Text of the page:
While they don’t always love me in return, due to the integral role of romaine lettuce, I really love a good Caesar salad. Another thing I really love is dressing. I never in my life thought there could be such a thing as an over-dressed Caesar salad, but as it turns out, there is. It comes from Lardo. Let’s be clear…. this is a seriously high quality salad. Made of escarole and romaine, it also had anchovies, fried capers, and is normally served with croutons which, of course, we asked to be withheld. Also, LOTS of parmesan cheese! The dressing was more of a vinaigrette style than the usual creaminess one generally expects, but the flavor was pretty nice, if just a bit on the acidic side. The fried capers were a nice touch, and the anchovies were flavorful without being overbearing, and had a nice meaty presentation. Here’s the thing though…. I couldn’t really taste anything but the dressing. For all I know, the anchovies might have been incredibly fishy, but they couldn’t stand up to the tsunami of dressing on that salad. With less dressing, I think it just might have been one of the better Caesars in town.
We saw other folks’ orders coming out, and it seems that most of their sandwiches are normally served on a tall brioche bun that looked truly amazing. I was disappointed to have to decline it. I’m quite certain that if I’d ordered the burger normally with the intention of tasting but not eating the bun, I’d have failed miserably and eaten the entire thing!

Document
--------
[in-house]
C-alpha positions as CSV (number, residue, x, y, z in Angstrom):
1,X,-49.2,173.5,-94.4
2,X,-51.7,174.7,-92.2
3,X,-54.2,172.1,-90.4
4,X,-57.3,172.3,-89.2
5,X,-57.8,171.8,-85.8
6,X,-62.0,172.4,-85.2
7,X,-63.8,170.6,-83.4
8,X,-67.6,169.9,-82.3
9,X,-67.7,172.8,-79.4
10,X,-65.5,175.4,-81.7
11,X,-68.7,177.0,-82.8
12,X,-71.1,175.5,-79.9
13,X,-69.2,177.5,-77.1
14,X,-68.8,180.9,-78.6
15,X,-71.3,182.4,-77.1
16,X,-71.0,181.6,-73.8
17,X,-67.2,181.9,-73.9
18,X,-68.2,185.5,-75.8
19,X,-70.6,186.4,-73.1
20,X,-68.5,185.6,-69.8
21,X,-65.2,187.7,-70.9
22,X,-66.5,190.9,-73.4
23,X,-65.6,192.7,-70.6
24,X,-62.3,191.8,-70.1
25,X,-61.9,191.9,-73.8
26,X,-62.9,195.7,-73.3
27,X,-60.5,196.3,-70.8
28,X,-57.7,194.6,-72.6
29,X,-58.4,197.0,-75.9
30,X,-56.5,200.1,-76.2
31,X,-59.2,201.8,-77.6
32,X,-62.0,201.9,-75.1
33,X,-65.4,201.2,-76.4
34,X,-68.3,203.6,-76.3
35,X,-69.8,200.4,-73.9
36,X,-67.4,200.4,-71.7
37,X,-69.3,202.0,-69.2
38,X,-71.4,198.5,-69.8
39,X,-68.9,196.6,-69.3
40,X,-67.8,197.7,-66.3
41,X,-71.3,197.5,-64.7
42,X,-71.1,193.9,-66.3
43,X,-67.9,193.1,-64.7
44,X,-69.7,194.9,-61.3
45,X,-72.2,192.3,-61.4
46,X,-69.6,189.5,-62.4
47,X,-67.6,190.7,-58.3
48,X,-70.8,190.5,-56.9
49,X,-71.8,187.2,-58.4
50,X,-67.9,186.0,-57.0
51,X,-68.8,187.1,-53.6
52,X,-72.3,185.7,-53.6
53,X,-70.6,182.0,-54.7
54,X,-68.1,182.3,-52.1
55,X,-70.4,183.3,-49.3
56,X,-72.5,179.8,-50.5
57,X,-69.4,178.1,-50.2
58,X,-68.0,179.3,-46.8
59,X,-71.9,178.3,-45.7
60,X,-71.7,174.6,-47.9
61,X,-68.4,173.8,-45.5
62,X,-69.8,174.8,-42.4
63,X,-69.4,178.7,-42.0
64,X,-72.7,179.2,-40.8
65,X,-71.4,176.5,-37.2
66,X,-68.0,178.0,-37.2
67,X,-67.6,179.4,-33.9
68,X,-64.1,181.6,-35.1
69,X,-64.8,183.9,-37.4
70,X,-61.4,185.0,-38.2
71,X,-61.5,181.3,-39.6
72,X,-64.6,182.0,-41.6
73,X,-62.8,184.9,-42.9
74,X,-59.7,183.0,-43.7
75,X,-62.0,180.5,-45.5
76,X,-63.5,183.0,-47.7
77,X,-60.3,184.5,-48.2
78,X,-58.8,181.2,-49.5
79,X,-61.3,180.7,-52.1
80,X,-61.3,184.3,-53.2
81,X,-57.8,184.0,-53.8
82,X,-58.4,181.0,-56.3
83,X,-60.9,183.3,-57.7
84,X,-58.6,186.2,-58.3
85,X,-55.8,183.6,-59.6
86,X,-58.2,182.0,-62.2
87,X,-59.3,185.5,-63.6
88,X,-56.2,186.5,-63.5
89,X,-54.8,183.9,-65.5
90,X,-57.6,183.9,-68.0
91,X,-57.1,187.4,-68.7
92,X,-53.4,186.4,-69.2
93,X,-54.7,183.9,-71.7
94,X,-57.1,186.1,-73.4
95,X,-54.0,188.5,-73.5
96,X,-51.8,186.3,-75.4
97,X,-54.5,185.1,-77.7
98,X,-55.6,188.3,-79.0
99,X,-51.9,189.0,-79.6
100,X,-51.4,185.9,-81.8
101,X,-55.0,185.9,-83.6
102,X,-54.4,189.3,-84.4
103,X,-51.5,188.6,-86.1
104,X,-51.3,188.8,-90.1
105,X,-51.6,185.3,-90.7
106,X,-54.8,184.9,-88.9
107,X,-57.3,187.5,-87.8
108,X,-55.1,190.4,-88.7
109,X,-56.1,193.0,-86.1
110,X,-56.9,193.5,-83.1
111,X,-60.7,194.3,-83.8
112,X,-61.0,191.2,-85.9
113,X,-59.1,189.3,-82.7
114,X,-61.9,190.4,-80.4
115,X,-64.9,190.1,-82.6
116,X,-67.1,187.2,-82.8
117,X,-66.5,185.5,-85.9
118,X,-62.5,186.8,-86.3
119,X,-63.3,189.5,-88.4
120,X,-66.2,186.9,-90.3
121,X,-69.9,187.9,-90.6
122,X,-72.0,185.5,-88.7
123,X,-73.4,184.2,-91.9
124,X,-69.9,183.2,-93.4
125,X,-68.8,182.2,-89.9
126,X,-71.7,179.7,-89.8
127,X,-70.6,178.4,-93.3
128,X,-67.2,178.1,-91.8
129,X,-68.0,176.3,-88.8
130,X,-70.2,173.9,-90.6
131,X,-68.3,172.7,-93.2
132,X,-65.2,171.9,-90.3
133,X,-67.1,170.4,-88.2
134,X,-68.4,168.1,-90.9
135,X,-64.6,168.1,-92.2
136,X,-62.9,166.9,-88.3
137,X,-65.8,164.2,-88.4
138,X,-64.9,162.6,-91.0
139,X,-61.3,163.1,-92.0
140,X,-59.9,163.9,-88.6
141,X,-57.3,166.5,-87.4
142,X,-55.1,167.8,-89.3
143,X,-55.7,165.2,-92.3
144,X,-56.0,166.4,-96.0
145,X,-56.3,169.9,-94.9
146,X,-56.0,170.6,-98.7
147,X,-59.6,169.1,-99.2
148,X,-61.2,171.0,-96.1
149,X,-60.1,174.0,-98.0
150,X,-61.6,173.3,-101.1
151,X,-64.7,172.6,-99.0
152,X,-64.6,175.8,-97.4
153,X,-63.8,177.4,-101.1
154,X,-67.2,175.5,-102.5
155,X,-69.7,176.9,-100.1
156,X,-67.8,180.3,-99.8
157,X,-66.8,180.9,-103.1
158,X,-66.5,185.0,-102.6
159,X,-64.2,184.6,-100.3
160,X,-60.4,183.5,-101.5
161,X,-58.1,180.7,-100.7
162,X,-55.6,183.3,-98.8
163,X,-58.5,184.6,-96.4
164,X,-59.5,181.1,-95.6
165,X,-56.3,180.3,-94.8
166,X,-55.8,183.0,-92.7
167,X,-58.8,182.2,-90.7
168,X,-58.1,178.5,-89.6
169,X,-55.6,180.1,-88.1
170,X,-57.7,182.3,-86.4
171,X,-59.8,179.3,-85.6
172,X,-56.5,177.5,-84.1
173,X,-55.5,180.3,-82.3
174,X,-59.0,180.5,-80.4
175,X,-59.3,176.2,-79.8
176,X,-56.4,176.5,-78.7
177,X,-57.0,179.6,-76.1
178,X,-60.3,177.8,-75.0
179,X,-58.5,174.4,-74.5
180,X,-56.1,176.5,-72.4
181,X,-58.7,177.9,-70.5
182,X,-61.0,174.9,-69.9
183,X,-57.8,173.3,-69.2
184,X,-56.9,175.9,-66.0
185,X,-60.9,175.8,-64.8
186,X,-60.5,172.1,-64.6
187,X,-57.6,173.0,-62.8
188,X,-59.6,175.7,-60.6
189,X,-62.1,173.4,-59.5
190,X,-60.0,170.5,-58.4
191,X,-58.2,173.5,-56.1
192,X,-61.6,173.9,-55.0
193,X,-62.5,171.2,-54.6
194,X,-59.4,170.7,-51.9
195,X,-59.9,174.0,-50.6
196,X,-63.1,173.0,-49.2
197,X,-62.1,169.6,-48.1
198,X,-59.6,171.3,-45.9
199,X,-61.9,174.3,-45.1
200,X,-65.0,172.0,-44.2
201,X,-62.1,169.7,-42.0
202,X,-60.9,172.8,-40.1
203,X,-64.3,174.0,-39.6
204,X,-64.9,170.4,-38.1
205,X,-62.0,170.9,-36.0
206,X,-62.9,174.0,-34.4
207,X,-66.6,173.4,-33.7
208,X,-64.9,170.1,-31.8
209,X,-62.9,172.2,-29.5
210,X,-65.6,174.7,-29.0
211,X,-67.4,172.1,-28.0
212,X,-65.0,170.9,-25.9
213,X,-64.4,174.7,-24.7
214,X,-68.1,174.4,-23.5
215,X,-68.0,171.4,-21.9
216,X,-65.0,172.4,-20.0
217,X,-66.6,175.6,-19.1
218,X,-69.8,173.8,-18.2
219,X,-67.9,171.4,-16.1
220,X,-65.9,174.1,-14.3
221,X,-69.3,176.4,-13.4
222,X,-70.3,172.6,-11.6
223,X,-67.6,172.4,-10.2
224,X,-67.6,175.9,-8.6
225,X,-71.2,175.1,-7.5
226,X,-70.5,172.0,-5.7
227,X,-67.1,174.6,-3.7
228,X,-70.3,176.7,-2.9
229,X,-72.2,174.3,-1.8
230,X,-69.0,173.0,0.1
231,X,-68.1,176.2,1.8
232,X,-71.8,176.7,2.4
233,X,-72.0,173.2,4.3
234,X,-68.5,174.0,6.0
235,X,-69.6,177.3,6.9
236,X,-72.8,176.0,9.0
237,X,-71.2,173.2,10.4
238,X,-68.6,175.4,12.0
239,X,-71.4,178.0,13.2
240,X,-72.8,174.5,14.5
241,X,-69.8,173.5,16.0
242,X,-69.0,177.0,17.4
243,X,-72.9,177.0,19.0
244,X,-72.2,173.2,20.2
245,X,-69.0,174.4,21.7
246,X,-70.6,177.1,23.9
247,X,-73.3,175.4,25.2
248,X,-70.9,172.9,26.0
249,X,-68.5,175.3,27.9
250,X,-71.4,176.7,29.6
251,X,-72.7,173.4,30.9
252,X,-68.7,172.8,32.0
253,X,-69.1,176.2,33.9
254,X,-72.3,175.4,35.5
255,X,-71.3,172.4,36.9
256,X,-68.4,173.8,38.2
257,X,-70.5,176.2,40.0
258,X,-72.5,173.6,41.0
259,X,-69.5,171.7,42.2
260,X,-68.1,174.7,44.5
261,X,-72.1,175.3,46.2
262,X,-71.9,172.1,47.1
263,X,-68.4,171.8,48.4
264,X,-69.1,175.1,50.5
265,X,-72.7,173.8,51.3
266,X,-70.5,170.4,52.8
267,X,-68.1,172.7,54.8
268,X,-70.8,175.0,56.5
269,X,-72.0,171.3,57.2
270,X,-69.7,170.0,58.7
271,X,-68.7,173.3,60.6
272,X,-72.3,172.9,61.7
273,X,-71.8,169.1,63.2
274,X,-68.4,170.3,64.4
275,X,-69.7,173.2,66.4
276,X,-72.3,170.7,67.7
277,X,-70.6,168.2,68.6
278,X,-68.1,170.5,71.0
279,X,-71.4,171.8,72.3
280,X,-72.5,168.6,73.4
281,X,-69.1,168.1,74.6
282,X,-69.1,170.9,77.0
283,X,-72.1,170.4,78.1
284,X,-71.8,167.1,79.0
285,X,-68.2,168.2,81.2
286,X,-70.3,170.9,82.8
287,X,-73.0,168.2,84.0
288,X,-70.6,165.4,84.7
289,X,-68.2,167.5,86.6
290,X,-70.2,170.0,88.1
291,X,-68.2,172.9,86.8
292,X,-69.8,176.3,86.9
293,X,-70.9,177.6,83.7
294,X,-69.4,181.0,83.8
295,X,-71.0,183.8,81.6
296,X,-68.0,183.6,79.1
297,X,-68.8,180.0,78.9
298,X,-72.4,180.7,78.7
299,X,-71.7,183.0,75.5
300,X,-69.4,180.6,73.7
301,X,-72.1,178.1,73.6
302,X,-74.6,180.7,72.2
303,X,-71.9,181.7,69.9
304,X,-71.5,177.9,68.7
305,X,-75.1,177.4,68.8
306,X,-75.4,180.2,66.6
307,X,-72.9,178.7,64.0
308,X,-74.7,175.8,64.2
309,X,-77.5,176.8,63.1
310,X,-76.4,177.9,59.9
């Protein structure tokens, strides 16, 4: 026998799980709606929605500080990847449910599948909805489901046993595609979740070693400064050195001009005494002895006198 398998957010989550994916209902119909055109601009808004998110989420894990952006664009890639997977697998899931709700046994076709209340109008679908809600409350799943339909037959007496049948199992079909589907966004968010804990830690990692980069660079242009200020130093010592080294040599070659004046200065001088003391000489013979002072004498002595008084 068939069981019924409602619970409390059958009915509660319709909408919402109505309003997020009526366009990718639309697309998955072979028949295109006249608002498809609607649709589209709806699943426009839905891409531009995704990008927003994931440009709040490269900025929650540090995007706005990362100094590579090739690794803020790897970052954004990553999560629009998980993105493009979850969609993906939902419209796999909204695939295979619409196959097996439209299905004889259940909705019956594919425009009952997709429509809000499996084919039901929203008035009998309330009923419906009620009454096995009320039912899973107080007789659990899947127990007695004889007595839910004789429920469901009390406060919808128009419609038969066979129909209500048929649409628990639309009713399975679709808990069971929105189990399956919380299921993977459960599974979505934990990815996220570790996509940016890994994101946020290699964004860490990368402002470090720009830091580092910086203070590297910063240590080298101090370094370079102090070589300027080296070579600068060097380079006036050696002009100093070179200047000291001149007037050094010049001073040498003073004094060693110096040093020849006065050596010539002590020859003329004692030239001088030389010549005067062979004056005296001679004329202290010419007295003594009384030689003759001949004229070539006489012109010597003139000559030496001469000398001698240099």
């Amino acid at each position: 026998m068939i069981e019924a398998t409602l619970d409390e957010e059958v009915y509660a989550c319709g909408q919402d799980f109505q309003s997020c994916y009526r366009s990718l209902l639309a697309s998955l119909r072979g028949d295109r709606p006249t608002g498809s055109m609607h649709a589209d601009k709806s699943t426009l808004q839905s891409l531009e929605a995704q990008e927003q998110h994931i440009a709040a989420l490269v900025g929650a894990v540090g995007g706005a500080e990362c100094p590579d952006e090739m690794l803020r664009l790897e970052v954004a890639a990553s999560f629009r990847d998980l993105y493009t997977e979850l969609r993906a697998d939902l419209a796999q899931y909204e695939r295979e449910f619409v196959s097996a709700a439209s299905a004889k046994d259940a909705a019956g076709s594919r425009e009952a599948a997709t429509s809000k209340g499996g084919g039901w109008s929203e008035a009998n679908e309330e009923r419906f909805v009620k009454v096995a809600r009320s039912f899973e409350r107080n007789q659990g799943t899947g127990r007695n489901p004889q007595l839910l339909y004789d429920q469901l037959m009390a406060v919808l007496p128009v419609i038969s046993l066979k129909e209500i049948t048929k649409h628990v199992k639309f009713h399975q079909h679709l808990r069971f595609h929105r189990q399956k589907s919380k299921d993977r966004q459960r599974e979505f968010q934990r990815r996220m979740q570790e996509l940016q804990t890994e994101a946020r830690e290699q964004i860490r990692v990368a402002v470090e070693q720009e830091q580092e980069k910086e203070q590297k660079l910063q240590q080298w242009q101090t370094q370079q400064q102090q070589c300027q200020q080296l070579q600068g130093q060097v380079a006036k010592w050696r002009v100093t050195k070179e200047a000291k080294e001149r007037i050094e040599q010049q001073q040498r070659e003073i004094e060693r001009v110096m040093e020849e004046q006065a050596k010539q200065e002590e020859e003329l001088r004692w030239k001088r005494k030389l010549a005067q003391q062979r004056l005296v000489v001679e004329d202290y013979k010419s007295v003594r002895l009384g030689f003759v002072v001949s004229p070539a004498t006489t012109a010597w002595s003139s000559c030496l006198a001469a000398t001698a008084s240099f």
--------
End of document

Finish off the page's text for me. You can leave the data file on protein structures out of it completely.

Without it’s bun, my burger had a rather sad presentation and caused me to wonder if I’d leave the place hungry. Wow. Do not judge this book by it’s cover! It was rich, flavorful, delicious, and satisfying!! It’s called the double burger because it consists of 2 small patties, cooked to almost-well (brown all the way through, but still plenty juicy), 2 thick slices of melted white cheddar cheese, and a nice piece of pork belly on top, served with ‘Lardo sauce’ (which, from what I can tell, is simply mayo with some diced pickles in it) on the side. The beef was perfectly tender and was quite delicious. The pork belly was so melt-in-your-mouth that it was almost more of a condiment than a meat! The cheese was snappy and flavorful and served as a nice counterpoint to the earthiness of the beef and the saltiness of the pork belly. I did not ask if the Lardo sauce contained sugar, because a) I forgot to ask when ordering, and b) after I tasted it, I didn’t want to know the answer! It’s delicious! Having said that, it didn’t taste particularly sweet, so if it DOES have any sugar, it’s quite minimal. The bed of greens that substituted for my bun was pleasant. Fresh and crisp, not bitter, and lightly dressed with a simple oil and vinegar dressing.
Diana must have liked her pork belly and fried egg sandwich, because it disappeared in short order! It consisted of 4 strips of pork belly with white cheddar melted over it, and a fried egg on top. It too was served with Lardo sauce and the requested bed of greens. The egg looked to be just runny enough (though I’m sure if you’re of the ‘over-hard’ camp, they’d do that for you).